POLITICAL PHILOSOPHY

Last Updated 28/04/05

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  1. The Paper
  2. History
  3. Contemporary Problems

1. The Paper

Political philosophy is the study of how we can and how we ought to live together. Throughout the history of Western philosophy, those figures whose thought has engaged with ethical problems have been equally concerned with political philosophy and vice versa. Just as the form of ethical theories have varied greatly over the last 2,000 years, so too have the forms taken by questions and answers within political philosophy. Hence it is very important to address the problems of political philosophy within an historical framework and an ethical framework.

Amongst the problems considered throughout history have been: the question of the nature and claims of justice; the existence of natural rights; the status of positive law; the existence of distinctive obligations towards the state or towards each other as co-members of some society; claims of property; claims of liberty; the best understanding of equality and its claim on us.

In Ancient political philosophy we can find concern with the nature of justice and the well-ordered state. In the Early Modern discussion, the authority of the state and questions of right loom large. From this tradition we derive the heuristic use of the state of nature: Hobbes uses this to ask how we can be rationally compelled to obey the sovereign, and to offer an answer; in Locke we can find an influential discussion of property rights and the origin of political obligation; Rousseau, much more radically seeks to explain how we can rationally be bound by law through the concept of the general will. In different ways Hegel and Marx offer critiques of the Enlightenment conception of the citizen and state. In Mill, we can find the radical utilitarianism of the early nineteenth century modulated into a delicate plea for liberty.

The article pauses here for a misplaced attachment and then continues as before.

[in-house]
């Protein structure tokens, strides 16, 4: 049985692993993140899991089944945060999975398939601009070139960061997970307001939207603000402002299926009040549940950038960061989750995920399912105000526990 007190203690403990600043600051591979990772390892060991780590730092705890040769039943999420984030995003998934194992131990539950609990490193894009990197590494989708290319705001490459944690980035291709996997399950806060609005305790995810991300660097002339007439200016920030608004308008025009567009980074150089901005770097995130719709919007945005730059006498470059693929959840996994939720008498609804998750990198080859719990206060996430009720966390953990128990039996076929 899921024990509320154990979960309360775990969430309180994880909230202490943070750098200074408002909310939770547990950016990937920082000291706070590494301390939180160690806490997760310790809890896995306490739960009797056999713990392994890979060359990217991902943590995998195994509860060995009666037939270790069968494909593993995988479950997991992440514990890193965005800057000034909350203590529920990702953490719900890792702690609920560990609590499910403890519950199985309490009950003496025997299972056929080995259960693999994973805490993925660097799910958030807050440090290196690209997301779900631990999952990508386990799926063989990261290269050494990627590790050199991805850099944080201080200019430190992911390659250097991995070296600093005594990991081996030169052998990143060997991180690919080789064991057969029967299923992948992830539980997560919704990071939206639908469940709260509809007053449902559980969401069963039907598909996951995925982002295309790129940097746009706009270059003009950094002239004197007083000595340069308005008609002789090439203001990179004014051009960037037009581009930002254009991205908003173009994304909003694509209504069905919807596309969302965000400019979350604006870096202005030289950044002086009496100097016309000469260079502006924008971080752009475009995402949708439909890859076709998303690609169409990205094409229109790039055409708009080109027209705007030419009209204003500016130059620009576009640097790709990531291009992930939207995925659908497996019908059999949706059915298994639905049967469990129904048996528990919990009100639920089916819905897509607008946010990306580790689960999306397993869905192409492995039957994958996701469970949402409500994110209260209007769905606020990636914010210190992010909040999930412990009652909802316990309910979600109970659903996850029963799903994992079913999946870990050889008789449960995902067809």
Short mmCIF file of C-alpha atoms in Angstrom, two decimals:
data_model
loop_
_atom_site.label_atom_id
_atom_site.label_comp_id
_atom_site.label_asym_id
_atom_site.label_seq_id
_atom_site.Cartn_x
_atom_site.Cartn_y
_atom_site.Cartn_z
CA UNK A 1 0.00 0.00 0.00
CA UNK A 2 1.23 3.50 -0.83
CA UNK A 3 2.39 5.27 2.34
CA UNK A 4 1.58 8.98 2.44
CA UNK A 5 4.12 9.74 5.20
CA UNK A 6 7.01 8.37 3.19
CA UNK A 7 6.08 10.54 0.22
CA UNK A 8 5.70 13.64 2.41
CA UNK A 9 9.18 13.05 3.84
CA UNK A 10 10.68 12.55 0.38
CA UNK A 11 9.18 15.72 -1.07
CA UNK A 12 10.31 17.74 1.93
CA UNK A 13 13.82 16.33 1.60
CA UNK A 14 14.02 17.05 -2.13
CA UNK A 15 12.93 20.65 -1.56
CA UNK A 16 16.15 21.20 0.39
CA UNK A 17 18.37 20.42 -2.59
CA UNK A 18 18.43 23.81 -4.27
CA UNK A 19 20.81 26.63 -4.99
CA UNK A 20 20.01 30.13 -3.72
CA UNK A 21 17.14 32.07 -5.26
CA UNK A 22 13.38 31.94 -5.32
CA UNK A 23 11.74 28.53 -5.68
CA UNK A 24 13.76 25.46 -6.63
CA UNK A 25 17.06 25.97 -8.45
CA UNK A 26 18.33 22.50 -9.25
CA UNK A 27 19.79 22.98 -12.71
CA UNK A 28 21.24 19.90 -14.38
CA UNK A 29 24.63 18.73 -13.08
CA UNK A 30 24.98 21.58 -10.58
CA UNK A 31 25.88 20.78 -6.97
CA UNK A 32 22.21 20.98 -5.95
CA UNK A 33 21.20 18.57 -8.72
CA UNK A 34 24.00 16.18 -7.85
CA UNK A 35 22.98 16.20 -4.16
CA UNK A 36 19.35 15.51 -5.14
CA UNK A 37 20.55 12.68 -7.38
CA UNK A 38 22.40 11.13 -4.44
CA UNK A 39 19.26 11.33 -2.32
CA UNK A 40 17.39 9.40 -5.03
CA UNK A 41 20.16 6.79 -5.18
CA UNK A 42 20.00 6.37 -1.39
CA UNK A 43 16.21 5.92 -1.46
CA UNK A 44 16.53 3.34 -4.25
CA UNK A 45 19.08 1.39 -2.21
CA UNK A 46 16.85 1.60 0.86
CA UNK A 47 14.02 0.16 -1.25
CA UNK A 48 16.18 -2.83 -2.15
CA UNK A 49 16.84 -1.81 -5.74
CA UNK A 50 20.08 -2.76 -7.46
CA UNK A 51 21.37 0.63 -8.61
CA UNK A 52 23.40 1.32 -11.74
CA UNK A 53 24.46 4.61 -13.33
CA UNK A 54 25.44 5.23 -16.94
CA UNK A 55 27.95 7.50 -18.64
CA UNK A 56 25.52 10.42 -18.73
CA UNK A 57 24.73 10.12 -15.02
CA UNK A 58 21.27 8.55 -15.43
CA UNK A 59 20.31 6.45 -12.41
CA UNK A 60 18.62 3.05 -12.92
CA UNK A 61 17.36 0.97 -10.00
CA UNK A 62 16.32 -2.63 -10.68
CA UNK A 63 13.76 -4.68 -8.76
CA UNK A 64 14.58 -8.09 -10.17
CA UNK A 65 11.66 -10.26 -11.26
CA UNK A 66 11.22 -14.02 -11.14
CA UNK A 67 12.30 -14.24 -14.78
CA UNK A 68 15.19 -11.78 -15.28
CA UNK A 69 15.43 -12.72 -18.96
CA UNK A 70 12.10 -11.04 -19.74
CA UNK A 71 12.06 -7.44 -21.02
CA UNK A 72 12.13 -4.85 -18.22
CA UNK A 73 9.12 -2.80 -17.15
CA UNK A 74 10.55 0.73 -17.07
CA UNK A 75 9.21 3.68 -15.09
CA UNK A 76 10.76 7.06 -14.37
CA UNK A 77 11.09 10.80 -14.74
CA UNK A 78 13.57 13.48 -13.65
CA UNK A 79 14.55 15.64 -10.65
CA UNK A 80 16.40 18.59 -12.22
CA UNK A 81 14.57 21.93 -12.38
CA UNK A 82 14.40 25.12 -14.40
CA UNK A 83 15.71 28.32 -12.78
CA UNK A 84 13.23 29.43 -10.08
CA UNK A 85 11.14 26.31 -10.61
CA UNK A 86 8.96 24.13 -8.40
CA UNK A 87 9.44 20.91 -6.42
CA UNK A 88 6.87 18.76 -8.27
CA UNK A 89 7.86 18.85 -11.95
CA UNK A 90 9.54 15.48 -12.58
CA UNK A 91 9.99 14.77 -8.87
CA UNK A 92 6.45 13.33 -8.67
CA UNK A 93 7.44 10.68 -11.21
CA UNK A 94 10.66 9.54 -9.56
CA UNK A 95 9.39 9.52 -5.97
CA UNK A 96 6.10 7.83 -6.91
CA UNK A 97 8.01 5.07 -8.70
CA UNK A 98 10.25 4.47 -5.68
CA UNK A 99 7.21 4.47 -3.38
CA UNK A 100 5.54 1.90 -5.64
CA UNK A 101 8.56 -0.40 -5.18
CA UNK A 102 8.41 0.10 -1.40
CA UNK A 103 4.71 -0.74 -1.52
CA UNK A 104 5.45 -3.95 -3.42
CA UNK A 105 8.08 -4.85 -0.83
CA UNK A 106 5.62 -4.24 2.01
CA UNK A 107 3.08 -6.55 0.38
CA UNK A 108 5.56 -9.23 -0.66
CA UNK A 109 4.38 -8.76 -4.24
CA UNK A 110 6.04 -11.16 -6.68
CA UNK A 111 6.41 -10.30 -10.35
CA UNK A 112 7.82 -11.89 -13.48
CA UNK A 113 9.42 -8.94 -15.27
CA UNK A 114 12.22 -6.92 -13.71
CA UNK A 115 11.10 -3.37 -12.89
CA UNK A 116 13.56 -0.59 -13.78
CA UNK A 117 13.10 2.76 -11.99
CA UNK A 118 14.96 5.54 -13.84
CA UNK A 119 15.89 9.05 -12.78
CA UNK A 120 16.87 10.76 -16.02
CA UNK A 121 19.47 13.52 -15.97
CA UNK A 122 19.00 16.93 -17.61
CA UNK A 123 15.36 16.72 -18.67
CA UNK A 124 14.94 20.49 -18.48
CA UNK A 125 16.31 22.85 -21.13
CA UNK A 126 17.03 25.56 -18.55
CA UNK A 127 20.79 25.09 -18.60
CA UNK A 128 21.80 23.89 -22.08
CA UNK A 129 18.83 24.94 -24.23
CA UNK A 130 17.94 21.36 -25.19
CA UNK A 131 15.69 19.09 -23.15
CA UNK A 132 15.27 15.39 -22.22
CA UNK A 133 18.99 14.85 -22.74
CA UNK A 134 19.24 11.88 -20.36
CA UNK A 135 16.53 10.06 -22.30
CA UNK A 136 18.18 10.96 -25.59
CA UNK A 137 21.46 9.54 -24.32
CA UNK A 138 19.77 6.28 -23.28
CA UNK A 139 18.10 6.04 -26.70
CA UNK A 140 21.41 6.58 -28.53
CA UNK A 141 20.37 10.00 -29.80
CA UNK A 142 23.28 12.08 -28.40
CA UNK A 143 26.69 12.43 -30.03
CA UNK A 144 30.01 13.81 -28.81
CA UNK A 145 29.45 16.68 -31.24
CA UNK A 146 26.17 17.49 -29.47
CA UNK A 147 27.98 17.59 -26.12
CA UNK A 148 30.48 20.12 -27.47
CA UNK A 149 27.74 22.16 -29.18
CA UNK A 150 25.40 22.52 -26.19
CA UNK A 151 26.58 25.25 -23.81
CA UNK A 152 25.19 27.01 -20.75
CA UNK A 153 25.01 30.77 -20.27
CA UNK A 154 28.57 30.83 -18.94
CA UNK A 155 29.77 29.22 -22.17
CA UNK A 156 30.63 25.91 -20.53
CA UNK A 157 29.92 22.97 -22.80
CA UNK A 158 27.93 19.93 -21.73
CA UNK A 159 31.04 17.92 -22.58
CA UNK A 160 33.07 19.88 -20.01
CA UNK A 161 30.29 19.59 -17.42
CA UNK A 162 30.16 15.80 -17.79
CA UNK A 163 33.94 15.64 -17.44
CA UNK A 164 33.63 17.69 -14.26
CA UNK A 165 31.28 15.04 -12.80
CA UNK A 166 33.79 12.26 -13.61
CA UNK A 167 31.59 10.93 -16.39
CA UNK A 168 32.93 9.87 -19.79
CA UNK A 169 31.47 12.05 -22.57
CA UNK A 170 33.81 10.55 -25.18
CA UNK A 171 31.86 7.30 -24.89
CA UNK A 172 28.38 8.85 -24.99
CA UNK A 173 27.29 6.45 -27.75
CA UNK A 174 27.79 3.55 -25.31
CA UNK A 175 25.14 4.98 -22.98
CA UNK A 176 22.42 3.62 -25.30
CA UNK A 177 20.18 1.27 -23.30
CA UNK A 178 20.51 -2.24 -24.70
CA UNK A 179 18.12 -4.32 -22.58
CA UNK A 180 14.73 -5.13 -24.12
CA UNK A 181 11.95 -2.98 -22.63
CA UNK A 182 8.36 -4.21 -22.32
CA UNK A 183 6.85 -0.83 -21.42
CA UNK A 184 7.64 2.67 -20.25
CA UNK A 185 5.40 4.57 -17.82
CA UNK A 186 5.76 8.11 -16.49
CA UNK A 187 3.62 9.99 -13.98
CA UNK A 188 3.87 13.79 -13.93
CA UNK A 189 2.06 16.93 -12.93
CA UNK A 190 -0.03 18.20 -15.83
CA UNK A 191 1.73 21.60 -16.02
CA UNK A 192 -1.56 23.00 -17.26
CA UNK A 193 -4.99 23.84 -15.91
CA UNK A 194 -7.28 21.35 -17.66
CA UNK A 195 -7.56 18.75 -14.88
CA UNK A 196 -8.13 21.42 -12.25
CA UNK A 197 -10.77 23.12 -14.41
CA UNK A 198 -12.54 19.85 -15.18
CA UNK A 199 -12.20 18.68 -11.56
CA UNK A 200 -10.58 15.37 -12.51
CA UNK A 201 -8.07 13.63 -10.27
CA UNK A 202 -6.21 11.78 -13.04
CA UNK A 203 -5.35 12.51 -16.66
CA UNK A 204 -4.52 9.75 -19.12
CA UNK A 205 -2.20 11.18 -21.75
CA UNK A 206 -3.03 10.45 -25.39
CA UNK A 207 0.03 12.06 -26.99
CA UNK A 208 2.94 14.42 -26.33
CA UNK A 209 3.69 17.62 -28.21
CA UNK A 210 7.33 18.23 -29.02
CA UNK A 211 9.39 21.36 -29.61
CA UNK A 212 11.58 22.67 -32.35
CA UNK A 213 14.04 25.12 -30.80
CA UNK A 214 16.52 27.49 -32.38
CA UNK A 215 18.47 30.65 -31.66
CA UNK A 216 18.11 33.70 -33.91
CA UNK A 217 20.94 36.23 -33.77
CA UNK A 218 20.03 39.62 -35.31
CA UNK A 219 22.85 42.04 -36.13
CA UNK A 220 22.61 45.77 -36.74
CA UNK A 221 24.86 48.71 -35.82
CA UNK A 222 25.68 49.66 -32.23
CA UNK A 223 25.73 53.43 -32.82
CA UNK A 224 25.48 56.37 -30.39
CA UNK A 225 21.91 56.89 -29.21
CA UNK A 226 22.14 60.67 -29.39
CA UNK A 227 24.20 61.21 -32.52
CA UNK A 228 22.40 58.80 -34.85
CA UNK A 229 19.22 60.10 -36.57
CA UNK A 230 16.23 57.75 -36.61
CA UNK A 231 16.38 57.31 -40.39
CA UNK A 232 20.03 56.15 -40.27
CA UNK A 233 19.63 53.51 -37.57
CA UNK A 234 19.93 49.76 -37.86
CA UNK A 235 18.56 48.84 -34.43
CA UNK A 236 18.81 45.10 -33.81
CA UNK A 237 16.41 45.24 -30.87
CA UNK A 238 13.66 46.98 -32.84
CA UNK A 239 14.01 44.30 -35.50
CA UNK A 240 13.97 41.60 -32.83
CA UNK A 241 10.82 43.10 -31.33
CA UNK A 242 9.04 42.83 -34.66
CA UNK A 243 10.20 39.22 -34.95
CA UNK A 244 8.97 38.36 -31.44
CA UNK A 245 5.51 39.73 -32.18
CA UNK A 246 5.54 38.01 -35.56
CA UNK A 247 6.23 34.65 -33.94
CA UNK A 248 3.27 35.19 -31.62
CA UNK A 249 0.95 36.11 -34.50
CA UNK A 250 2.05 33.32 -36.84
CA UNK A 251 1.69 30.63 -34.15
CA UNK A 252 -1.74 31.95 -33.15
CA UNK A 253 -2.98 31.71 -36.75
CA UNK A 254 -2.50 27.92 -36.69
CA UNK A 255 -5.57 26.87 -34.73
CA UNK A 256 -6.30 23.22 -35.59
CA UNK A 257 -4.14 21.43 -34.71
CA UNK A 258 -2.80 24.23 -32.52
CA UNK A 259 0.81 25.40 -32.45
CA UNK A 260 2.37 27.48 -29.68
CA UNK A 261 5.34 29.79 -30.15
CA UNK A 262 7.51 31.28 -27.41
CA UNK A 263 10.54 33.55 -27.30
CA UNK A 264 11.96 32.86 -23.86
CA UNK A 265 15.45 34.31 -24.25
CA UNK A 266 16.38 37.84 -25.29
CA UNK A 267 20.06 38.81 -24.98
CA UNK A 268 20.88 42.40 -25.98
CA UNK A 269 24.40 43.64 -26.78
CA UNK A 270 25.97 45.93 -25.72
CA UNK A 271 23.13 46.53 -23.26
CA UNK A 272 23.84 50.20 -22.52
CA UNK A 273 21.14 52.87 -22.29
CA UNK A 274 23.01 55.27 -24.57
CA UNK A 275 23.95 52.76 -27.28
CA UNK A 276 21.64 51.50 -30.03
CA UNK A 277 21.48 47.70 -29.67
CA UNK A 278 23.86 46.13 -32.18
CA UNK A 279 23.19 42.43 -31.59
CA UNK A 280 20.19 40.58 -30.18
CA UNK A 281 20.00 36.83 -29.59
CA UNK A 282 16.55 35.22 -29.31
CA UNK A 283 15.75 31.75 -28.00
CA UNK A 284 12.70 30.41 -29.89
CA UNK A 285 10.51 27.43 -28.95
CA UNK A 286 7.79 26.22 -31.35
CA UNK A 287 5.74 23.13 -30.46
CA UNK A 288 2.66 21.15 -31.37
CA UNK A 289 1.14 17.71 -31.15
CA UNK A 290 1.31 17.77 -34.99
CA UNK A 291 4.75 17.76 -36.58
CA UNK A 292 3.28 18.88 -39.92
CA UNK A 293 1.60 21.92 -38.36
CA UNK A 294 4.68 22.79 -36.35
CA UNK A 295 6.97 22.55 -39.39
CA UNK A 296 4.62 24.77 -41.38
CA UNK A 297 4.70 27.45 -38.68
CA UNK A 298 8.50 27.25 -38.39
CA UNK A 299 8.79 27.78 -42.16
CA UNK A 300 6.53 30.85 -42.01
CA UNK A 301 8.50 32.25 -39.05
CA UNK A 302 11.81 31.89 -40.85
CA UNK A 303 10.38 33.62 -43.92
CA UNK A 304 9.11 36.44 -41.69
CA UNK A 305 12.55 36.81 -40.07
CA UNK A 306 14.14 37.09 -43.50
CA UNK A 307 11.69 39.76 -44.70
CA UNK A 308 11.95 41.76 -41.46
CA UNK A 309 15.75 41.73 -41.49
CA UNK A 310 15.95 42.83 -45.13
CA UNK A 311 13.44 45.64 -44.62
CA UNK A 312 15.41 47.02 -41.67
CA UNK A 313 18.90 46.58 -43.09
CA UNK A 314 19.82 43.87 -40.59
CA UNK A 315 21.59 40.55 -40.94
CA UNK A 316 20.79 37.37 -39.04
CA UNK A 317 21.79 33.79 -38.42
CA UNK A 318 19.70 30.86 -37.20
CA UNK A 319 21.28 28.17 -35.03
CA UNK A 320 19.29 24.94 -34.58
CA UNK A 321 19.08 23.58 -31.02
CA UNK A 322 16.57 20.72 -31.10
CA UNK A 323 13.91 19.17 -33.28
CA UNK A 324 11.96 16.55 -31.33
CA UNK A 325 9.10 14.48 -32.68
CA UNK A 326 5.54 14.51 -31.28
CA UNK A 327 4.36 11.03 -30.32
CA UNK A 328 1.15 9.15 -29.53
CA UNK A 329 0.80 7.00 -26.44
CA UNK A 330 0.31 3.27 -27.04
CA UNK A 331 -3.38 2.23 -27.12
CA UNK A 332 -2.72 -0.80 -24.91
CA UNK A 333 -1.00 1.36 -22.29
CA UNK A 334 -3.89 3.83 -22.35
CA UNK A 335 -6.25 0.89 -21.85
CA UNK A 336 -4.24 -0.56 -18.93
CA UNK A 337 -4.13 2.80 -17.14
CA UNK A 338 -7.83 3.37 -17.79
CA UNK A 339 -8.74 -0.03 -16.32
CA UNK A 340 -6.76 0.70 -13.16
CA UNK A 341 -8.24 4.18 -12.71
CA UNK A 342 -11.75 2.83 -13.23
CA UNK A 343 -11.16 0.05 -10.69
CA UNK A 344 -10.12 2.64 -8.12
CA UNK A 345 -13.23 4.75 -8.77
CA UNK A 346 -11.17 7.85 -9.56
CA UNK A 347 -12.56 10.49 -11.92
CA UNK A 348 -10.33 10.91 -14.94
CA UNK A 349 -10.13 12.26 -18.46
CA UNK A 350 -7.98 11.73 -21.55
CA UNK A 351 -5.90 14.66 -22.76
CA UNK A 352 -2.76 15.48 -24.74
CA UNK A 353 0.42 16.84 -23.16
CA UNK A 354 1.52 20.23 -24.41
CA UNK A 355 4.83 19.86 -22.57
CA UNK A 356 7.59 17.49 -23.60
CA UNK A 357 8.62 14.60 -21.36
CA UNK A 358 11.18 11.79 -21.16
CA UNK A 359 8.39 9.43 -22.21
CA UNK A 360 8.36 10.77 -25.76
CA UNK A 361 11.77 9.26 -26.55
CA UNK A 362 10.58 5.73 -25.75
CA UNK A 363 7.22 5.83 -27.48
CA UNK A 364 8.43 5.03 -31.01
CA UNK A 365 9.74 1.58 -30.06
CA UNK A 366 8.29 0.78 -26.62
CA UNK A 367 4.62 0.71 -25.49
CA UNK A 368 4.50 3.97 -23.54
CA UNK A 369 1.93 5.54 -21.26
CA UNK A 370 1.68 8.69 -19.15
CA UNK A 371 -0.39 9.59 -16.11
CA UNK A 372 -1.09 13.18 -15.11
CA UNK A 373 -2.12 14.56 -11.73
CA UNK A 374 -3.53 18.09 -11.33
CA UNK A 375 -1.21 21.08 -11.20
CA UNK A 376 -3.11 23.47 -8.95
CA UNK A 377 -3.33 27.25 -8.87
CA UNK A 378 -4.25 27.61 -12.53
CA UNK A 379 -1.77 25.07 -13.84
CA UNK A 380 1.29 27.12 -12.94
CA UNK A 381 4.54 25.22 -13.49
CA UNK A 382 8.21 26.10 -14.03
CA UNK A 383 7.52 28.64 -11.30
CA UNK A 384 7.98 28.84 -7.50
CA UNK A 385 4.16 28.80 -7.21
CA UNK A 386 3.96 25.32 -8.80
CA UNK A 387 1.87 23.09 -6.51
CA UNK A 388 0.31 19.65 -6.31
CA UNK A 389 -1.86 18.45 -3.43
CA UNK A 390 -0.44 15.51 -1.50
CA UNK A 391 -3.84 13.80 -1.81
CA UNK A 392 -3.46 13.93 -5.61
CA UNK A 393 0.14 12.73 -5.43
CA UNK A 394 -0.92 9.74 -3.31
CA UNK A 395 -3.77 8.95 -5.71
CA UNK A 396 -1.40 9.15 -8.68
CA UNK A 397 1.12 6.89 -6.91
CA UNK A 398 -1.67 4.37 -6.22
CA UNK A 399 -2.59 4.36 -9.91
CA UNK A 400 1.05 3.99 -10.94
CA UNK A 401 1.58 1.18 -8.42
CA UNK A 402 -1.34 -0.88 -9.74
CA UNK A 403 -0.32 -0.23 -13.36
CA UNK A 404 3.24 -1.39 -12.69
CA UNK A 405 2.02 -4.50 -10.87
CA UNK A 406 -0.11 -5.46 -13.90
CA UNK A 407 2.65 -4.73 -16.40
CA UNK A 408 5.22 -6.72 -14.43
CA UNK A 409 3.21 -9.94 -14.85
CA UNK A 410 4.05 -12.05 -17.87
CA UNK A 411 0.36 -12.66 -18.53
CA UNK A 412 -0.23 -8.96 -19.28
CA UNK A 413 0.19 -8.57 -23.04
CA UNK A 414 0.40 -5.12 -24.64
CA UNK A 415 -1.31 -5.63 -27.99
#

In Anglo-American political philosophy over the last thirty years, the work of the Harvard philosopher John Rawls has been central in defining the scope and focus of debate, though of great importance too are the ideas of Isaiah Berlin, G.A. Cohen, Ronald Dworkin, Robert Nozick, Joseph Raz and TM Scanlon. In recent years increasing attention has been paid to the work of Amartya Sen, and topics related to global poverty and injustice have become increasingly discussed.

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2. History

General Commentaries

Three good general commentaries for the history side are

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Main Historical Text

Plato

On which see:

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Aristotle

On which see:

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Hobbes

On which see:

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Locke

On which see:

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Rousseau

On which see:

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Hegel

On which see:

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Marx

On which see:

For further details see the entry for Marxism.

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Mill

On which see:

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Further Historical Text

Sometimes questions are asked on:

It is not worth revising these thinkers unless there have been recent lectures on them, but they are often suitable subjects for pre-submissions.

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3. Contemporary Problems

General Text

Excellent general texts of relevance to this side of the paper are

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Journals

Two journals which include much top quality recent work in political philosophy are Philosophy and Public Affairs, and Ethics. These will be particularly useful as reference points for those preparing pre-submissions or a dissertation. Political Studies, Political Theory, The Journal of Political Philosophy, Economics and Philosophy, Utilitas, Philosophy, Politics and Economics, and Social Philosophy and Policy also publish important work in this area.